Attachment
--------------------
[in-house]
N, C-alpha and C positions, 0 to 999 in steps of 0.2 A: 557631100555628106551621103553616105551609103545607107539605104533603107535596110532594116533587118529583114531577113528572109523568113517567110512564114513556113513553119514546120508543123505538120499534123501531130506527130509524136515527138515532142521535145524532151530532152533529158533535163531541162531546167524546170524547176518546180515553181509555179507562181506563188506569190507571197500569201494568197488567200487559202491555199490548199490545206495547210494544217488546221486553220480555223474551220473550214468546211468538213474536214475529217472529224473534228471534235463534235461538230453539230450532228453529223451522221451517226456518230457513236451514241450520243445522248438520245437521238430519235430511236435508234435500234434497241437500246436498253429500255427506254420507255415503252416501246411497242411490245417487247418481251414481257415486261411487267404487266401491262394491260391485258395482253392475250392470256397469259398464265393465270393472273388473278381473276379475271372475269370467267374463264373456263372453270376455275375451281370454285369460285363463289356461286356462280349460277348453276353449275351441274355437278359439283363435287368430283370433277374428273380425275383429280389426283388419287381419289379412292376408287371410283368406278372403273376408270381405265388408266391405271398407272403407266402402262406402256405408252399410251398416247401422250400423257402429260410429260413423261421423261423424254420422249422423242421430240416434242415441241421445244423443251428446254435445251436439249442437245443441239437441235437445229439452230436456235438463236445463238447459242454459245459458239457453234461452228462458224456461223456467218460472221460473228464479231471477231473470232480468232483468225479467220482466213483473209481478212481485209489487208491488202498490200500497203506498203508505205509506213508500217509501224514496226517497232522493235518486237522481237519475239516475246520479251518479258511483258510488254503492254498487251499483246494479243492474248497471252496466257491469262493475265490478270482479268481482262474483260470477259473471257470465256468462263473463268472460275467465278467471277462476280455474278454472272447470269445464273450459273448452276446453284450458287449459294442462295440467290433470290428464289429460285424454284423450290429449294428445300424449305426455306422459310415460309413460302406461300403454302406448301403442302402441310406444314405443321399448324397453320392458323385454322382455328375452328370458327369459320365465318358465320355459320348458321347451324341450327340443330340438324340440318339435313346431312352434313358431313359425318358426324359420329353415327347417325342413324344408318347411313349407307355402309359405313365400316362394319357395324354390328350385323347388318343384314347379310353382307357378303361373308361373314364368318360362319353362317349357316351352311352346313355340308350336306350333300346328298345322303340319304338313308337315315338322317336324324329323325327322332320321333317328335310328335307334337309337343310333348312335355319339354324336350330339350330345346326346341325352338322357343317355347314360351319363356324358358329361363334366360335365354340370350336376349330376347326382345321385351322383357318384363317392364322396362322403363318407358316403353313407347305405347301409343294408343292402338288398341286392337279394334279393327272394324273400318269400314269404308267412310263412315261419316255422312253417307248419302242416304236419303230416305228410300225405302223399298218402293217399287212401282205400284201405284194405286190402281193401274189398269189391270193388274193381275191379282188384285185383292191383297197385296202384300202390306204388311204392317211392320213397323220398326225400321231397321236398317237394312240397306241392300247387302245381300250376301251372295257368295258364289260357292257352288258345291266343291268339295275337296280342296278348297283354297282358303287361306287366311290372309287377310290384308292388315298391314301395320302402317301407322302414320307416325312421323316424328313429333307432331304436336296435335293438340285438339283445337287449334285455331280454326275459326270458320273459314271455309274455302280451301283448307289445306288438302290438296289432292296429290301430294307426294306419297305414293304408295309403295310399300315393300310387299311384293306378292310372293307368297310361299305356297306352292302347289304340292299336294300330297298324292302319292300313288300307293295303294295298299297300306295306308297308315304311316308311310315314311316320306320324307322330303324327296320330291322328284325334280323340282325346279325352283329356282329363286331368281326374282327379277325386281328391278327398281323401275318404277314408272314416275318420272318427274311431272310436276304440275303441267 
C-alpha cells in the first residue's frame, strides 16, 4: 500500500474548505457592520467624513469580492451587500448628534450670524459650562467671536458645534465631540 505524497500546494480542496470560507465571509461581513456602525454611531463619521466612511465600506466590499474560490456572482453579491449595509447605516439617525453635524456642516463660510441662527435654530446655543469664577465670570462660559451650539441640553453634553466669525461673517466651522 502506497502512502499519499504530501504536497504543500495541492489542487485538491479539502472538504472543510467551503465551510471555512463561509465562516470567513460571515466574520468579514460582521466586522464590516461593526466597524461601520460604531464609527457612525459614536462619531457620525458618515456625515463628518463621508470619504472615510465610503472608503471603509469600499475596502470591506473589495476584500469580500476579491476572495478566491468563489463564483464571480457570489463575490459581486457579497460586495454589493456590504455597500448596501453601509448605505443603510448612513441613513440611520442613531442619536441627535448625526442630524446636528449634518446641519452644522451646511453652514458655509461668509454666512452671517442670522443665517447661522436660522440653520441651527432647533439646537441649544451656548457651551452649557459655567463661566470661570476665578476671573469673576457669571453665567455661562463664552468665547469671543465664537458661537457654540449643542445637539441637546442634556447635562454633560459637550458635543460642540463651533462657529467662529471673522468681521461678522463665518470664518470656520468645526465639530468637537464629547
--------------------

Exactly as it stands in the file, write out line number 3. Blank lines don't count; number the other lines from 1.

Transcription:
C-alpha cells in the first residue's frame, strides 16, 4: 500500500474548505457592520467624513469580492451587500448628534450670524459650562467671536458645534465631540 505524497500546494480542496470560507465571509461581513456602525454611531463619521466612511465600506466590499474560490456572482453579491449595509447605516439617525453635524456642516463660510441662527435654530446655543469664577465670570462660559451650539441640553453634553466669525461673517466651522 502506497502512502499519499504530501504536497504543500495541492489542487485538491479539502472538504472543510467551503465551510471555512463561509465562516470567513460571515466574520468579514460582521466586522464590516461593526466597524461601520460604531464609527457612525459614536462619531457620525458618515456625515463628518463621508470619504472615510465610503472608503471603509469600499475596502470591506473589495476584500469580500476579491476572495478566491468563489463564483464571480457570489463575490459581486457579497460586495454589493456590504455597500448596501453601509448605505443603510448612513441613513440611520442613531442619536441627535448625526442630524446636528449634518446641519452644522451646511453652514458655509461668509454666512452671517442670522443665517447661522436660522440653520441651527432647533439646537441649544451656548457651551452649557459655567463661566470661570476665578476671573469673576457669571453665567455661562463664552468665547469671543465664537458661537457654540449643542445637539441637546442634556447635562454633560459637550458635543460642540463651533462657529467662529471673522468681521461678522463665518470664518470656520468645526465639530468637537464629547